Extreme drought in Northern Iraq caused the water in the Mosul Reservoir to recede, revealing the 3,400-year-old remains of a Mesopotamian city.
The city was discovered by a team of German and Kurdish archaeologists at the University of Freiburg, said in a statement released Monday. The city is believed to have been erected in the Bronze Age, sometime between 1475 BCE and 1275 BCE, when the Mitanni Empire ruled over the northern Euphrates-Tigris region.
The university added: “The extensive city with a palace and several large buildings could be ancient Zakhiku – believed to have been an important center in the Mittani Empire (ca. 1550-1350 BCE).”
The site was discovered in 2013 when the water receded and has never been researched before. When the waters receded in December, researchers hurried to investigate. The excavations, conducted by Kurdish archaeologist Hasan Ahmed Qasim, chairman of the Kurdistan Archaeology Organization, and the German archaeologists Ivana Puljiz of the University of Freiburg, as well as Peter Pfälzner of the University of Tübingen, took place in January and February 2022 in collaboration with the Directorate of Antiquities and Heritage in Duhok.
The university said: “The German-Kurdish archaeological team was under immense time pressure because it was unclear when the water in the reservoir would rise again.”
The researchers mapped the city and its palace, which was partially documented in 2018. In addition, this year, they discovered several other large buildings, including a massive fortification with walls and towers, a multi-story storage building, and an industrial complex.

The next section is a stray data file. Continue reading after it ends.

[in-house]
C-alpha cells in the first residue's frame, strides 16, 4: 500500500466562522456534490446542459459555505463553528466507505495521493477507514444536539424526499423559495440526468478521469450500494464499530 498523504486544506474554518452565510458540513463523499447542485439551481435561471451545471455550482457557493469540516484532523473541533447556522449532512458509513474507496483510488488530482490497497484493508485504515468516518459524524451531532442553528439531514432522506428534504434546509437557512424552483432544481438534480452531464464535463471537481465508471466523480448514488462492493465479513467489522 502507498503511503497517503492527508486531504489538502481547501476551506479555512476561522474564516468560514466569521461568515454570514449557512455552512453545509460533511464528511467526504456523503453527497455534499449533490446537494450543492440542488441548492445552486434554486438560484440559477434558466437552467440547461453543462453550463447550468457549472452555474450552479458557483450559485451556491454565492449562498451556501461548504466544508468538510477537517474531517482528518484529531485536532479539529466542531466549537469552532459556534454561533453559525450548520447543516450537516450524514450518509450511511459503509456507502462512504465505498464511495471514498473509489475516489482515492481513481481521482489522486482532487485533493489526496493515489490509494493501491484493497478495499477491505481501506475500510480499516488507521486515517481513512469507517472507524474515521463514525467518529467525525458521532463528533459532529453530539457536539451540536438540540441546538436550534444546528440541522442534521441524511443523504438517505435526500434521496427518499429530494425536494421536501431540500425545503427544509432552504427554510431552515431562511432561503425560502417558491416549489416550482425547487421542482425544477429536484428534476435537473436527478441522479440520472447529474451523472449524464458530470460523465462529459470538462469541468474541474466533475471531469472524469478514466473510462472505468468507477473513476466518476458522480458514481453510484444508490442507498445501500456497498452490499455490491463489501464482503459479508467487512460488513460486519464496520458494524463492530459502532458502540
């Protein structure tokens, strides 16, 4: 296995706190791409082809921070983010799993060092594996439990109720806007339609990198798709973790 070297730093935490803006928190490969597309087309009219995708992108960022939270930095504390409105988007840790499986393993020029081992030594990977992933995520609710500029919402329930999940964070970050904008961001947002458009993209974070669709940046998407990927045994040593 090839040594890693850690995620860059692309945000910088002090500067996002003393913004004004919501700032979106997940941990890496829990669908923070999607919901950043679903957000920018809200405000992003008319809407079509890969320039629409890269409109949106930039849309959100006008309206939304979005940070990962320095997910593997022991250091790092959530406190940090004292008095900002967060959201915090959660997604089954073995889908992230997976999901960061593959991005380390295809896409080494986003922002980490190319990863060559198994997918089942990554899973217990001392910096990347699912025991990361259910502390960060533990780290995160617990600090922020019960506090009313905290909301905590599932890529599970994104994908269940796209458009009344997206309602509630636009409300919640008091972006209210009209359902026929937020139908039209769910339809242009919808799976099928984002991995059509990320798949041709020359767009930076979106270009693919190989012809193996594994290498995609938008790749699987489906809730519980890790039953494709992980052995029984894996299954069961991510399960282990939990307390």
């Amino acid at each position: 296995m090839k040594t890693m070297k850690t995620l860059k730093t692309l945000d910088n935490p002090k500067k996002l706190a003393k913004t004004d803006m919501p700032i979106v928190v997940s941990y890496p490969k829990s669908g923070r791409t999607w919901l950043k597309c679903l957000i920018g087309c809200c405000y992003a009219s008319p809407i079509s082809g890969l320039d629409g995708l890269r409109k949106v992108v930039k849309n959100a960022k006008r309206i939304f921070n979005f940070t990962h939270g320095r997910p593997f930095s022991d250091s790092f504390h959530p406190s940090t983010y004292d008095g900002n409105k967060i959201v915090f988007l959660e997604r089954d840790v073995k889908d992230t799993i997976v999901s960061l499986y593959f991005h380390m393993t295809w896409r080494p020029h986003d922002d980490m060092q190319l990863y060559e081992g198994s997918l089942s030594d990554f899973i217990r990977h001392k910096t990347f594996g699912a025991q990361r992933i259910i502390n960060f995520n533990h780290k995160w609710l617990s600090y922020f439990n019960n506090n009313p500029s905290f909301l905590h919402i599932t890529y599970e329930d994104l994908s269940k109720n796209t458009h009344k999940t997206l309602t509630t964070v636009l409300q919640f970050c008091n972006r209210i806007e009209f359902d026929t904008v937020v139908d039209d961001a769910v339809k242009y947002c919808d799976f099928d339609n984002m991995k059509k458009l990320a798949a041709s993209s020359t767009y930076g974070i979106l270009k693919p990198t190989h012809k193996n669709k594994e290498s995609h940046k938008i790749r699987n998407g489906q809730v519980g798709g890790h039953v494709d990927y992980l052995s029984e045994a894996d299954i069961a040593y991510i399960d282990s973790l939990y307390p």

The university said: “The extensive urban complex dates to the time of the Empire of Mittani (approx. 1550-1350 BCE), which controlled large parts of northern Mesopotamia and Syria.”
Puljiz said: “The huge magazine building is of particular importance because enormous quantities of goods must have been stored in it, probably brought from all over the region.”
Qasim said: “The excavation results show that the site was an important center in the Mittani Empire.”
Despite being made of sun-dried mud bricks, the fortified walls were surprisingly well-preserved after all this time underwater. The university said: “This good preservation is due to the fact that the city was destroyed in an earthquake around 1350 BCE, during which the collapsing upper parts of the walls buried the buildings.”
The researchers also found a cache of more than 100 cuneiform tablets dating back to the Middle Assyrian period. The tablets, made of unfired clay, were inscribed in the Middle Assyrian period shortly after the earthquake hit the city.
The team covered the buildings they excavated with tight-fitting plastic sheets and gravel to protect them from the returning waters.
The Tigris River is east of the Euphrates, running almost parallel with it, extending from present-day Turkey, through Syria and Iraq, and into the Persian Gulf. Mesopotamia (literally ‘between the rivers) stood in the long stretch of land between the two rivers in ancient times. The region is known as the Fertile Crescent and was home to some of the earliest civilizations to ever exist in the world, beginning from around 10,000 BCE. It has been identified as the home of some of the most important developments in human history, including the invention of the wheel, the planting of the first cereal crops, and the development of the cursive script, mathematics, astronomy, and agriculture.
The site of the archaeological find in Northern Iraq is believed to be where Abraham was born and lived before God told him to go to Israel (Genesis 11:31). Most scholars believe this was around 2,000 BCE, at least five centuries before the city described above was built.